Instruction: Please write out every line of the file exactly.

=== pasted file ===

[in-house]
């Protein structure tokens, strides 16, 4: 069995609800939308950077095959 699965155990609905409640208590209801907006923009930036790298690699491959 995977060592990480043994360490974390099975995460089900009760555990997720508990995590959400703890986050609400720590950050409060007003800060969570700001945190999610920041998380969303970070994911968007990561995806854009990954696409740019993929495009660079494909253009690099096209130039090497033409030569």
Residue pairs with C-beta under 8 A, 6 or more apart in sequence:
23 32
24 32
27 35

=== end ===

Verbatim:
[in-house]
């Protein structure tokens, strides 16, 4: 069995609800939308950077095959 699965155990609905409640208590209801907006923009930036790298690699491959 995977060592990480043994360490974390099975995460089900009760555990997720508990995590959400703890986050609400720590950050409060007003800060969570700001945190999610920041998380969303970070994911968007990561995806854009990954696409740019993929495009660079494909253009690099096209130039090497033409030569």
Residue pairs with C-beta under 8 A, 6 or more apart in sequence:
23 32
24 32
27 35